…and imagery:

Tinder: Make Pride ads an extension of your BAU campaigns

It’s easy to overthink when it comes to Pride planning.

You want to show your support for the event, but you’re struggling to come up with a solid campaign concept. What should you do?

The simple answer is to integrate Pride into your regular business-as-usual (BAU) campaigns.

For example, when Tinder launched its first ever global brand campaign — It Starts With a Swipe — in February 2023, it chose to retain the same angle and creative style in its Pride campaign, while focusing on an LGBTQ+ couple:

This might sound counterintuitive, but “playing down” Pride is actually a smart strategy. It shows that allyship is normal to Tinder; it’s not just some slogan they drag out every June to get a few more app downloads and subscriptions.

Skittles: Share LGBTQ+ stories

In 2020, candy brand Skittles started swapping its signature rainbow branding for a monochrome version in the US — based on the concept that during Pride, only #OneRainbow matters.

But consumers are increasingly hostile toward brands that put themselves front and center in their Pride campaigns. Because it makes your allyship feel inauthentic.

As a result, Skittles chose to switch up its Pride campaign in 2023 by focusing on the LGBTQ+ creatives who lent their own unique designs to the brand’s packaging.

Another key point here: Skittles brought added credibility to this campaign by running it as a collaboration with non-profit LGBTQ advocacy organization GLAAD.

This strategy can be a big win for brands, given that 82 percent of consumers prefer to buy from companies whose values align with their own.

Xfinity: Demonstrate year-round support for LGBTQ+ audiences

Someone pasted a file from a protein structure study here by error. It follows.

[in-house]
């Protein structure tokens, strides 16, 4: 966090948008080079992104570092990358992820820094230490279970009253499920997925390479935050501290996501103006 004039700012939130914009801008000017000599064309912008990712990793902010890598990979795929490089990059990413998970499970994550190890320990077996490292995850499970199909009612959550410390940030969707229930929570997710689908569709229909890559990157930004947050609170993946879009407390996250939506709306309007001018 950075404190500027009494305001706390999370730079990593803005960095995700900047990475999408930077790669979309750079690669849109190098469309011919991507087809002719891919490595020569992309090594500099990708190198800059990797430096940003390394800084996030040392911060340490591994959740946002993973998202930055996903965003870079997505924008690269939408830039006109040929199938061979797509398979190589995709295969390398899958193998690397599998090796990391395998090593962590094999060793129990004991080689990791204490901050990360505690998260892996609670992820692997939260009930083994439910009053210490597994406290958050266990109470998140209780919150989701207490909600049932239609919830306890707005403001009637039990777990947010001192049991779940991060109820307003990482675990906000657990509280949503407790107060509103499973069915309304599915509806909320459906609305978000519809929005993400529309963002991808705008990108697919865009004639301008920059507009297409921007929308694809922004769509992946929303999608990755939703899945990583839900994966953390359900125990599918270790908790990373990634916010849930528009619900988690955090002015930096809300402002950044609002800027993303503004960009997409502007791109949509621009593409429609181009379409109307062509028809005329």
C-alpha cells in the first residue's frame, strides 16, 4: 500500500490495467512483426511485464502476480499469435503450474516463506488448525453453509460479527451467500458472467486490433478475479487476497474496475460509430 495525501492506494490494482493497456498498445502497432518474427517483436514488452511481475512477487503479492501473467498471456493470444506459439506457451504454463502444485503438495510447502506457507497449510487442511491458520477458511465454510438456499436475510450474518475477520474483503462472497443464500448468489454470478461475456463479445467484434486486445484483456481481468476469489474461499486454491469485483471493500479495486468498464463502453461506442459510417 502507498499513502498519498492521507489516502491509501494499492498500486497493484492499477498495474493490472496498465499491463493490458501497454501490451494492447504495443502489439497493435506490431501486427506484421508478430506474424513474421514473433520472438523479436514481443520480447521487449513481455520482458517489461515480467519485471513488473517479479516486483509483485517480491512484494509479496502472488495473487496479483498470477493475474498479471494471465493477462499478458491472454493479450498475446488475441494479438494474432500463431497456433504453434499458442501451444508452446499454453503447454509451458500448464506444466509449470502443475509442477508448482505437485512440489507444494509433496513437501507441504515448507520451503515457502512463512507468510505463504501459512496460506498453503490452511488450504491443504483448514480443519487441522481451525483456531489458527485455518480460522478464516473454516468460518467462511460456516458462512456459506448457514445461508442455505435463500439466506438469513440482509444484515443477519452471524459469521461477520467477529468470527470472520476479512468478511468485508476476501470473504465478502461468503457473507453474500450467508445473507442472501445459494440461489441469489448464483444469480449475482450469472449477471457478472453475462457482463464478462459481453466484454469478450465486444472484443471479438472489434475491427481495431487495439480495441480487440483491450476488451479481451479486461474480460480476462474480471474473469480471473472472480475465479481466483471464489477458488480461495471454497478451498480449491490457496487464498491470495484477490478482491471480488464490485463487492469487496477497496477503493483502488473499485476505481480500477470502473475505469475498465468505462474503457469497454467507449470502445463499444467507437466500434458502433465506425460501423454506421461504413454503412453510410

Sure, Pride is a big deal.

But, for LGBTQ+ communities, it’s not enough for brands to show their support for one month out of 12. As GLAAD chief communications officer Rich Ferraro told CNBC

“There’s power in brands participating in Pride Month, and it’s important for their employees and their consumers to see support for the community during Pride Month. But it can’t just be during Pride Month.”

So it pays for advertisers to prove that their allyship doesn’t stop on July 1st.

Telecommunications company Xfinity attempts to do this with the slogan: “With Xfinity, it’s Pride all year long.”

Importantly, these aren’t just words. Xfinity customers can use the voice command “Pride” all year round to instantly access thousands of LGBTQ+ films and shows on their smart TVs, including content curated around events like:

  • Black Pride
  • LGBTQ+ History Month
  • Transgender Awareness Month

Clever stuff!

AARP: Make Pride about brand awareness, not sales

One in 10 consumers believe that when brands sell dedicated Pride merchandise, their only goal is to make money (rather than, for example, to show their support for LGBTQ+ communities and causes).

This is a problem for brands.

If your audience thinks you’re only mentioning Pride to make a quick buck, your campaign isn’t going to achieve the desired results. Worst-case scenario, it could even put people off buying from you in future.

Again, you’re likely thinking: “What can I do about this?”

One solution is to simply use the event as an opportunity to get more eyes on your brand, just like AARP does in our next example:

Rather than selling branded merch or promoting the benefits of AARP membership, the organization instead pointed consumers toward its Pride-themed playlist.

(Which, incidentally, is full of bangers — you can check it out here.)

Final thoughts: Pride isn’t about your brand

As you can see, there’s no such thing as a one-size-fits-all approach to Pride marketing. You can…

  • Team up with an advocacy group
  • Promote products made by LGBTQ+ creators
  • Shout about your year-round Pride support 

…and that’s just for starters.

But whatever strategy you adopt, one thing’s clear: your Pride campaign shouldn’t be all about you.

Instead, it should focus on how you can help LGBTQ+ communities — whether by sharing their designs, selling their products, or supporting their causes.

Get it right and you’ll look like a genuine ally; fall short and you’ll almost certainly be accused of using Pride to drive a quick profit.

Want to tap into data like this? You can with Adbeat! Request your live Adbeat demo here.

Phil Norris

Contributing Writer |